A Monumental Day…

We be packin'

I think this image says it all

…and to think it all started with a ‘No Guns’ sign in the Frontier Mall in Cheyenne. Wyoming neighbors may be friendly, but they also be ‘packin’.

We met Sue, a woman who works in Olive Garden, and she advised us we should stop at the Crazy Horse Memorial and then see Mt. Rushmore, with whatever time we had left. Since Patty had just read about Crazy Horse, we decided to take her advice and make Mt. Rushmore our second stop – good move, see below.

We only charged to 183 range miles at Cheyenne, because we thought we would easily make it to Lusk, WY – 134 miles. Well, I started out averaging 75mph – the speed limit in much of Wyoming and South Dakota – for much of

That almost sinking feeling

That almost sinking feeling

the way, and found myself only 4 range miles above my real miles remaining. For newbies in electric vehical parlance, this means I don’t have much of a safety margin and if things like steep hills or severe head winds occur, I may run out of available miles before I reach my destination. Don’t worry, Tesla builds in a safety margin, but I don’t really want to find out what it is. To make a long story short – I slowed down to 50mph to make my motor more efficient and arrived in Lusk, WY with 6 range miles on my car (almost out of gas for the non-EV owners).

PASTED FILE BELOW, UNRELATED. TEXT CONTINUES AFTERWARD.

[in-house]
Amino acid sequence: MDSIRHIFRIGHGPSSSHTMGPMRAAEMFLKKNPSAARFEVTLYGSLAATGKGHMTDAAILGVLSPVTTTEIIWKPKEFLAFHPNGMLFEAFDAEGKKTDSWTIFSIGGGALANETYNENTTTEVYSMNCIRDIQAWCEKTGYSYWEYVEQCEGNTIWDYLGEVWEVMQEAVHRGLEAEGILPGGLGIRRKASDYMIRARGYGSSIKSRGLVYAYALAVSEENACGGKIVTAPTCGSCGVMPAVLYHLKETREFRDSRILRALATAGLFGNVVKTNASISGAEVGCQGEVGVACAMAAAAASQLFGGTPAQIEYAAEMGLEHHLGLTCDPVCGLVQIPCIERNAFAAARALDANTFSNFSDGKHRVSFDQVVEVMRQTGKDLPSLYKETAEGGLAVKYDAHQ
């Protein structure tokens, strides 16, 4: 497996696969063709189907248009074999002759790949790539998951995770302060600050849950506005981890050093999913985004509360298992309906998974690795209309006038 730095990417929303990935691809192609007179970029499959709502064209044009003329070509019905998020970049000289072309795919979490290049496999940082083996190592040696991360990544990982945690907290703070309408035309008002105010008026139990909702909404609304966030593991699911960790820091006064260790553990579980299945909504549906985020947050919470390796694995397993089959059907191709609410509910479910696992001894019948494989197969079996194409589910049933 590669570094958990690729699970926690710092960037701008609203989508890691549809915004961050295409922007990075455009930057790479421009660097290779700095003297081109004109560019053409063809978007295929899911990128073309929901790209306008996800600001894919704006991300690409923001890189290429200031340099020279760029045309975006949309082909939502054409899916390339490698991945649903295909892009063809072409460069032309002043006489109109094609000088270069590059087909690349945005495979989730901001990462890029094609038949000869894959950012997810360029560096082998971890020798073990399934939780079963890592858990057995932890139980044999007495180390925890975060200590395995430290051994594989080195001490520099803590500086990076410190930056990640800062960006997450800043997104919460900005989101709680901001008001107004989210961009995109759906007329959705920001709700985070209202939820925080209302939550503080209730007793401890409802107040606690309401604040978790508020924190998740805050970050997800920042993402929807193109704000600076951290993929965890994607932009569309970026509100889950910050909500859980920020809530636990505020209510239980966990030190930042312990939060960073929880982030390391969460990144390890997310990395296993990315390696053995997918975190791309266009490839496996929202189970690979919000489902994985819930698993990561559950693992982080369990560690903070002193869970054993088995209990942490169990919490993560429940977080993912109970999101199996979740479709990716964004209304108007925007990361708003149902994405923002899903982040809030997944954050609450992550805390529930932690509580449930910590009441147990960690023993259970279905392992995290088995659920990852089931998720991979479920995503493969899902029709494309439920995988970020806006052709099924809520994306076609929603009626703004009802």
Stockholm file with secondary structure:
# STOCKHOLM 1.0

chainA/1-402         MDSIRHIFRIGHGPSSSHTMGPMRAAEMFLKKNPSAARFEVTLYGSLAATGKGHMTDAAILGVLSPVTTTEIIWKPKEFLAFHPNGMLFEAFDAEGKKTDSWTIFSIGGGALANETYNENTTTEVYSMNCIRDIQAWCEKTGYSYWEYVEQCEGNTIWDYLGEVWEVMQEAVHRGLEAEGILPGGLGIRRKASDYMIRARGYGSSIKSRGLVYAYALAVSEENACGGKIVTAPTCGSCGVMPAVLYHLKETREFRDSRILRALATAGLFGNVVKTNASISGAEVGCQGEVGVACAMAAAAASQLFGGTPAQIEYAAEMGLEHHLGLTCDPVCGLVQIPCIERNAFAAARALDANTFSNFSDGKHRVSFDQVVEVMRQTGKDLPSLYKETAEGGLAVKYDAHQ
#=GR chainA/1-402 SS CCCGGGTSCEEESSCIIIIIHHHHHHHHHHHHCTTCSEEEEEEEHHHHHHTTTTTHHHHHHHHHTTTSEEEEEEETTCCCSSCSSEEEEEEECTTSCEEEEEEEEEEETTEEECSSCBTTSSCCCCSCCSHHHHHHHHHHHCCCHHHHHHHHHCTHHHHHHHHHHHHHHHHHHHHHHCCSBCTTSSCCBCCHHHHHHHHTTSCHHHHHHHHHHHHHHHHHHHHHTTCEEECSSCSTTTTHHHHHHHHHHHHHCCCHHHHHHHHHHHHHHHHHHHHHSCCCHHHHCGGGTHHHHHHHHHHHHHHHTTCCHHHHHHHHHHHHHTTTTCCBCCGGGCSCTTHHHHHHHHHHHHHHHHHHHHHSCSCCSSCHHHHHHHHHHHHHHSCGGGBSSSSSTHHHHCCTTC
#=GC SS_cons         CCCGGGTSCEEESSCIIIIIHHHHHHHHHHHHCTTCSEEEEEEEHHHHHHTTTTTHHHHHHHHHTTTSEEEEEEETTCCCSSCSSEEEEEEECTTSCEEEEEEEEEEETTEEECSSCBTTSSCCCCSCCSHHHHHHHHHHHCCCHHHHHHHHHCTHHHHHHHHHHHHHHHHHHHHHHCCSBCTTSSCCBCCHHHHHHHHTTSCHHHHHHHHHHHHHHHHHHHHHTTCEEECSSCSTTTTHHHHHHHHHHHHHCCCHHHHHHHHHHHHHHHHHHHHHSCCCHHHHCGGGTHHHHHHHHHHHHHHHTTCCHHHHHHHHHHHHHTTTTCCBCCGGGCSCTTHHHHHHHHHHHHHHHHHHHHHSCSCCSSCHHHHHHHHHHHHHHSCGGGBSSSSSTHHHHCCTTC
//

While driving more slowly the last 35 miles into Lusk, we were following the railroad tracks and saw several really long trains. I tried to take pictures of them that I could stitch together into a panarama, but the trains were just too

Ranching in Wyoming - if it wasn't so much work we would all do it.

Ranching in Wyoming – if it wasn’t so much work we would all do it.

small in this ‘big sky’ environment found in Montana, Wyoming, and the Dakotas. What I did find, however, was a farm that just looked idillic from the road. Therefore, I stopped and took the picture. {click on pictures to see larger version, use back arrow to return} When I started back up, Patty commented that we couldn’t do that again – she was worried we wouldn’t make it to Lusk. Well a little later we drove by a tiny town and the sign announced Lost Springs and listed a population of 4. I wasn’t allowed to turn around or back up to get a picture of that sign. We both agreed that if we saw anything similar we would stop and take a picture.

Tesla supercharging stop in Lusk, WY

What is wrong with this picture?

Now in Lusk I found a really humorous situation – it wouldn’t have been so funny if there were other Tesla owners charging there. Someone had painted diagonal lines to help Tesla owners park. The only problem was that they painted them in the wrong direction. Teslas have their charging port (gas cap to non-EV owners) on the driver’s side of the car. Everything was lined up as if they would be on the passenger side of the car at the Lusk supercharger. I wound up aligning the yellow parking lines down the middle of the car and using the ‘next door’ charger. I could have backed straight in, or parked at a diagonal directly opposite the one drawn on the concrete, but it was a local motel and there wasn’t a lot of room. Take note Tesla.